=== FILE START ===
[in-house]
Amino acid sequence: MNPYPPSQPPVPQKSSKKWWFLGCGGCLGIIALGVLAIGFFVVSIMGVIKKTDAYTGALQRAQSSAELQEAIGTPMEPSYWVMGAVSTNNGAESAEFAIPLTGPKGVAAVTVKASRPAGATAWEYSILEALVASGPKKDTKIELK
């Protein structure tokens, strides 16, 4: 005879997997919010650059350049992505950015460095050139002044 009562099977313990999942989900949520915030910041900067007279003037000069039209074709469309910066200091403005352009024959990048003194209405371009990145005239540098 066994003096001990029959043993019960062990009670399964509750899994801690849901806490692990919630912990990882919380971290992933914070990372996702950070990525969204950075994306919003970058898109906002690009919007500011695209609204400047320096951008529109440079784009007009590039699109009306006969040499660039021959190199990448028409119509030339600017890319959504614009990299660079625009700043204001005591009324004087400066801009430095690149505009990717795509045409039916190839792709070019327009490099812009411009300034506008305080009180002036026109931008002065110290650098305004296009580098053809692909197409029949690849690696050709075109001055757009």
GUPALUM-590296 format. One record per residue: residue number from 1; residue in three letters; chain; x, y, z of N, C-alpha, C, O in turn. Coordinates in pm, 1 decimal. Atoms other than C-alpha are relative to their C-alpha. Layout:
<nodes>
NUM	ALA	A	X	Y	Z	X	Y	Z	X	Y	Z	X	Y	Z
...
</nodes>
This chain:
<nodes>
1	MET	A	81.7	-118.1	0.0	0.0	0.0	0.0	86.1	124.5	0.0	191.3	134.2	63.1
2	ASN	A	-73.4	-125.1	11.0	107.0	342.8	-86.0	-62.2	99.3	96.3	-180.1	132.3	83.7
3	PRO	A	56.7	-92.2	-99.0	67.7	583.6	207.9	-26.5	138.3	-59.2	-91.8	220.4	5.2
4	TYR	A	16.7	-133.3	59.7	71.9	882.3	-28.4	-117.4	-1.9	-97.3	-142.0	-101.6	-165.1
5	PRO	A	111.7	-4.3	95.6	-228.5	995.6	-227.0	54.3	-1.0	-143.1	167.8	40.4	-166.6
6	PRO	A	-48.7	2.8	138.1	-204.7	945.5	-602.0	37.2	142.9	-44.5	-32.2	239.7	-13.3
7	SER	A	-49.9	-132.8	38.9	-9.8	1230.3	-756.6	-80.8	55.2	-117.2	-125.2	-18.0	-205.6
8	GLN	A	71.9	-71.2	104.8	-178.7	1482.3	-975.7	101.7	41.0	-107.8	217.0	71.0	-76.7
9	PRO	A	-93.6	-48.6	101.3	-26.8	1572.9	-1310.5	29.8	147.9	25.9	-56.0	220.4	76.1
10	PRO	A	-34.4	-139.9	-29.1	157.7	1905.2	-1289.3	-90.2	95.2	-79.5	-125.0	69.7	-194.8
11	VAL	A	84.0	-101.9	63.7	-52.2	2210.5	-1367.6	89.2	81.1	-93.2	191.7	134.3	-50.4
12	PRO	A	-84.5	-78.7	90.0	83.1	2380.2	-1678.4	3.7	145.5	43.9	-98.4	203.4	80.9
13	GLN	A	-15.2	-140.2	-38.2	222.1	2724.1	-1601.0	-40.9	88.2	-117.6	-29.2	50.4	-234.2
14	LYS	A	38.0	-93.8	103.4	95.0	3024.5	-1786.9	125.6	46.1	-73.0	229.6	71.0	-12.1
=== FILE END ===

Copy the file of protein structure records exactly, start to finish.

[in-house]
Amino acid sequence: MNPYPPSQPPVPQKSSKKWWFLGCGGCLGIIALGVLAIGFFVVSIMGVIKKTDAYTGALQRAQSSAELQEAIGTPMEPSYWVMGAVSTNNGAESAEFAIPLTGPKGVAAVTVKASRPAGATAWEYSILEALVASGPKKDTKIELK
């Protein structure tokens, strides 16, 4: 005879997997919010650059350049992505950015460095050139002044 009562099977313990999942989900949520915030910041900067007279003037000069039209074709469309910066200091403005352009024959990048003194209405371009990145005239540098 066994003096001990029959043993019960062990009670399964509750899994801690849901806490692990919630912990990882919380971290992933914070990372996702950070990525969204950075994306919003970058898109906002690009919007500011695209609204400047320096951008529109440079784009007009590039699109009306006969040499660039021959190199990448028409119509030339600017890319959504614009990299660079625009700043204001005591009324004087400066801009430095690149505009990717795509045409039916190839792709070019327009490099812009411009300034506008305080009180002036026109931008002065110290650098305004296009580098053809692909197409029949690849690696050709075109001055757009």
GUPALUM-590296 format. One record per residue: residue number from 1; residue in three letters; chain; x, y, z of N, C-alpha, C, O in turn. Coordinates in pm, 1 decimal. Atoms other than C-alpha are relative to their C-alpha. Layout:
<nodes>
NUM	ALA	A	X	Y	Z	X	Y	Z	X	Y	Z	X	Y	Z
...
</nodes>
This chain:
<nodes>
1	MET	A	81.7	-118.1	0.0	0.0	0.0	0.0	86.1	124.5	0.0	191.3	134.2	63.1
2	ASN	A	-73.4	-125.1	11.0	107.0	342.8	-86.0	-62.2	99.3	96.3	-180.1	132.3	83.7
3	PRO	A	56.7	-92.2	-99.0	67.7	583.6	207.9	-26.5	138.3	-59.2	-91.8	220.4	5.2
4	TYR	A	16.7	-133.3	59.7	71.9	882.3	-28.4	-117.4	-1.9	-97.3	-142.0	-101.6	-165.1
5	PRO	A	111.7	-4.3	95.6	-228.5	995.6	-227.0	54.3	-1.0	-143.1	167.8	40.4	-166.6
6	PRO	A	-48.7	2.8	138.1	-204.7	945.5	-602.0	37.2	142.9	-44.5	-32.2	239.7	-13.3
7	SER	A	-49.9	-132.8	38.9	-9.8	1230.3	-756.6	-80.8	55.2	-117.2	-125.2	-18.0	-205.6
8	GLN	A	71.9	-71.2	104.8	-178.7	1482.3	-975.7	101.7	41.0	-107.8	217.0	71.0	-76.7
9	PRO	A	-93.6	-48.6	101.3	-26.8	1572.9	-1310.5	29.8	147.9	25.9	-56.0	220.4	76.1
10	PRO	A	-34.4	-139.9	-29.1	157.7	1905.2	-1289.3	-90.2	95.2	-79.5	-125.0	69.7	-194.8
11	VAL	A	84.0	-101.9	63.7	-52.2	2210.5	-1367.6	89.2	81.1	-93.2	191.7	134.3	-50.4
12	PRO	A	-84.5	-78.7	90.0	83.1	2380.2	-1678.4	3.7	145.5	43.9	-98.4	203.4	80.9
13	GLN	A	-15.2	-140.2	-38.2	222.1	2724.1	-1601.0	-40.9	88.2	-117.6	-29.2	50.4	-234.2
14	LYS	A	38.0	-93.8	103.4	95.0	3024.5	-1786.9	125.6	46.1	-73.0	229.6	71.0	-12.1